Crop insurance-conservation compliance deal could boost renewable energy
Renewable energy advocates say that an agreement announced earlier this week between agriculture, environmental and conservation groups to tie crop insurance eligibility with compliance with conservation provisions could help the development of sustainable energy production.
The agreement comes a week prior to a scheduled mark-up of farm legislation Tuesday by the Senate Agriculture Committee.
The agreement was reached after several major farm organizations, including the American Farm Bureau Federation, dropped opposition to tying crop insurance to conservation compliance in exchange for the coalition's opposition to "means testing" or income limits on those who received subsidized premiums for crop insurance.
Renewable energy advocates say that while conservation programs are likely better known for their demonstrated ability to protect and restore natural habitat on millions of acres, and reduce soil erosion and other impacts of farming, all while increasing agricultural productivity, they also serve a critical role in the development of sustainable biomass such as energy crops and methane digesters.
Introducing energy crops offers producers a means to help restore soil quality to vulnerable lands, renewable energy advocates say. They also note that land management practices such as no-till and low-till offer restorative services while leaving residue that can be used as feedstock for advanced biofuel production. Encouraging conservation compliance helps broaden the sustainability of domestic energy production, the advocates say.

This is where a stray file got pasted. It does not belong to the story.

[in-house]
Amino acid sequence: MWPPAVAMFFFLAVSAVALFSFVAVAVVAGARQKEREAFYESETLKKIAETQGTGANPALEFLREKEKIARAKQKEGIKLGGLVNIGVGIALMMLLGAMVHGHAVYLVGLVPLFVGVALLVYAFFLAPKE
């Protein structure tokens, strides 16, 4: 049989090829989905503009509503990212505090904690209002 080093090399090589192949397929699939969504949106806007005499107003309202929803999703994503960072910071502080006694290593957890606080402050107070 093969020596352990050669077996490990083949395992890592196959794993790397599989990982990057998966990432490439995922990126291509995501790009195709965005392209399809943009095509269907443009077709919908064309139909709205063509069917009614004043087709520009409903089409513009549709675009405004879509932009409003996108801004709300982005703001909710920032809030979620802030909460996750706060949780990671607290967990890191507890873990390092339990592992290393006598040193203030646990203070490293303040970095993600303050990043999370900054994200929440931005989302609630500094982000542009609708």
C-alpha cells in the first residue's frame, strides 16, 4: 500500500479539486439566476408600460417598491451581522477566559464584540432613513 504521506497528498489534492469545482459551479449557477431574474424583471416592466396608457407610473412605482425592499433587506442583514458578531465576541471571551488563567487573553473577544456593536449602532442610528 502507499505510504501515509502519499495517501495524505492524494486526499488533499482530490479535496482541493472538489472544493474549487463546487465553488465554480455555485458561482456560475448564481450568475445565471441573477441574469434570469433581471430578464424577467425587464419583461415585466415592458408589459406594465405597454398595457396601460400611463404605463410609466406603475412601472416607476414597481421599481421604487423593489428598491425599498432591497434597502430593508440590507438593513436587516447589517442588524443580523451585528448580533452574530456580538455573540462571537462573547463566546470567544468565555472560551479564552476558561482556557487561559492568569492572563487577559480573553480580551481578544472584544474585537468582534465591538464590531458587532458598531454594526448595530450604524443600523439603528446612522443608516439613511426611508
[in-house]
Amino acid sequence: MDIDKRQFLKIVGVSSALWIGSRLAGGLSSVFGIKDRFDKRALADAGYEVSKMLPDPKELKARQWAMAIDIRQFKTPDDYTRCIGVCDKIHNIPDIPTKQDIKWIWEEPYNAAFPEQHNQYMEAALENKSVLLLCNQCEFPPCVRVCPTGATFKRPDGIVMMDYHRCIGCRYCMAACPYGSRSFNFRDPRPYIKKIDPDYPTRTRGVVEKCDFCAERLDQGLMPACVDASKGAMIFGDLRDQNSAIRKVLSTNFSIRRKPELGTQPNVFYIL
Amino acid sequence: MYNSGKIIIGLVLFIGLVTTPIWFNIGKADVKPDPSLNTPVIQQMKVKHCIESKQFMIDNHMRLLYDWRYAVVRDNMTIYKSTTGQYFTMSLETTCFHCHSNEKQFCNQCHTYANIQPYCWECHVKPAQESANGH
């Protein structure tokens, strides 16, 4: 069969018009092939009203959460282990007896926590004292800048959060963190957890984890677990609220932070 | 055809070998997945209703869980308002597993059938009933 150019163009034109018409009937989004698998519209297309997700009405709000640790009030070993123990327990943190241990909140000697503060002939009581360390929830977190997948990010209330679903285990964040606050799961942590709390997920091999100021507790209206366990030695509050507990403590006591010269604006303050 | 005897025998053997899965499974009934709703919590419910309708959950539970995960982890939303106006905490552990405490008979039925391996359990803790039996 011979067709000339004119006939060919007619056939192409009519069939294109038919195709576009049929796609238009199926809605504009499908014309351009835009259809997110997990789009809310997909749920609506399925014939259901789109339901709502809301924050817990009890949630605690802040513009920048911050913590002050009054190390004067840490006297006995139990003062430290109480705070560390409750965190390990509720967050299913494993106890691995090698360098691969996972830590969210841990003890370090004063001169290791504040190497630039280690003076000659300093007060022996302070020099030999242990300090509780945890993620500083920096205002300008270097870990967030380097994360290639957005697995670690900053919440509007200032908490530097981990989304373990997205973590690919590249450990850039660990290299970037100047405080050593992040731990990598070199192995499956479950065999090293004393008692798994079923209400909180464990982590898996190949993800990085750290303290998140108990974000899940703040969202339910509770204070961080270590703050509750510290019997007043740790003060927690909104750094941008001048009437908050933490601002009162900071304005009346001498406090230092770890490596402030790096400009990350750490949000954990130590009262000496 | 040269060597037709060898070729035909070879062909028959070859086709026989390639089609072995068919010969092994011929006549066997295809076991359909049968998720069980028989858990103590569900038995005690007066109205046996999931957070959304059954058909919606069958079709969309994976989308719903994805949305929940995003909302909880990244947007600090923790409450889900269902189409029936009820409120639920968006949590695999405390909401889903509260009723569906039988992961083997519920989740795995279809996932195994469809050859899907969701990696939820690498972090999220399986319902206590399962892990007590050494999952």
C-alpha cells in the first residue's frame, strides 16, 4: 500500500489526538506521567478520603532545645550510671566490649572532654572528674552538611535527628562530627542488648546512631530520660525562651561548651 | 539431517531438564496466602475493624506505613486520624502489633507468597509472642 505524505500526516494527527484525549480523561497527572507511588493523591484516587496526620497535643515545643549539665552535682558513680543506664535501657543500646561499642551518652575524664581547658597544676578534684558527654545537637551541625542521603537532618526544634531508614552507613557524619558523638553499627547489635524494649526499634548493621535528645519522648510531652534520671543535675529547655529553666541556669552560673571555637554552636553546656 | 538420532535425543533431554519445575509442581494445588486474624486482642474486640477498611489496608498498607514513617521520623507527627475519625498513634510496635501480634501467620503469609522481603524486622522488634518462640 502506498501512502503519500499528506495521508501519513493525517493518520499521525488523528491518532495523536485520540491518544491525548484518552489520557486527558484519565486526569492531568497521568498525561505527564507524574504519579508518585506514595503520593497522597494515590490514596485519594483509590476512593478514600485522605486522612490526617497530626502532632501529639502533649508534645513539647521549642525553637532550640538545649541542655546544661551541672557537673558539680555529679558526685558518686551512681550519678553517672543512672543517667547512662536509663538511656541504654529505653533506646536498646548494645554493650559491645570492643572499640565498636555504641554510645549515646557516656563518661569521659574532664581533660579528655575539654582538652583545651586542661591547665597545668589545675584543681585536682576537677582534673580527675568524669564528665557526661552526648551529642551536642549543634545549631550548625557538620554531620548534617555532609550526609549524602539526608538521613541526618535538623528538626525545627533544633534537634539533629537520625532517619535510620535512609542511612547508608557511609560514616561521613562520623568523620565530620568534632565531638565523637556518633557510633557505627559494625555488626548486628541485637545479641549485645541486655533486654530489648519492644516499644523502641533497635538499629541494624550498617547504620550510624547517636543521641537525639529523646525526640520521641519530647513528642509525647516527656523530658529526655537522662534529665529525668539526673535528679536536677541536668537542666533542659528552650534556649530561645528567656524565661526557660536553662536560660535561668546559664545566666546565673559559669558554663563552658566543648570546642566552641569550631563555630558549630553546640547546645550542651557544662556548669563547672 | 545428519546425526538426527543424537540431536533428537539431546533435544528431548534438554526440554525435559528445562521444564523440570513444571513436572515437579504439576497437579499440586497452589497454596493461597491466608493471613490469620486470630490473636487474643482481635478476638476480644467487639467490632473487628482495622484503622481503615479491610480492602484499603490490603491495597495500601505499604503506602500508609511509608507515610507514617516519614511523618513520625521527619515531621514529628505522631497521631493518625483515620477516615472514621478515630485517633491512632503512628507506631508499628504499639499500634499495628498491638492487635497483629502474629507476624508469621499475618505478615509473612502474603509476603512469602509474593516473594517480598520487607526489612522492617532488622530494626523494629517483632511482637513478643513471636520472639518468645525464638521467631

"The [agreement] is a good compromise position supporting linking conservation compliance with crop insurance premium assistance and opposing means testing, payment limitations or premium subsidy reductions for the crop insurance program," the farm and environmental groups said in a letter to Senate Agriculture Committee Chair Debbie Stabenow (D-MI) and Ranking Member Thad Cochran (R-MS).
"In the spirit of compromise and in the interest of completing a 2013 Farm Bill this year, each of the groups has committed to not support amendments beyond this compromise that might weaken the crop insurance program or amendments that might not link conservation compliance with crop insurance premium assistance," the groups stated.
National Association of Conservation Districts President Earl Garber said the agreement was a "common-sense, non-partisan [compromise] to ensure the equitable implementation of conservation compliance tied to crop insurance."
And while the agreement brought together groups as diverse, and often opposed in policy orientation, as the Natural Resources Defense Council, the Farm Bureau and the American Farmland Trust, there was opposition in some circles.
The National Sustainable Agriculture Coalition (NSAC) said the agreement did not go far enough, arguing that "conservation accountability should apply to the entire farm safety net."
"We may not even support the conservation portion of the deal which appears to include major loopholes, though we will need to see actual legislative language before making a definitive judgment on that score," NSAC said in a statement.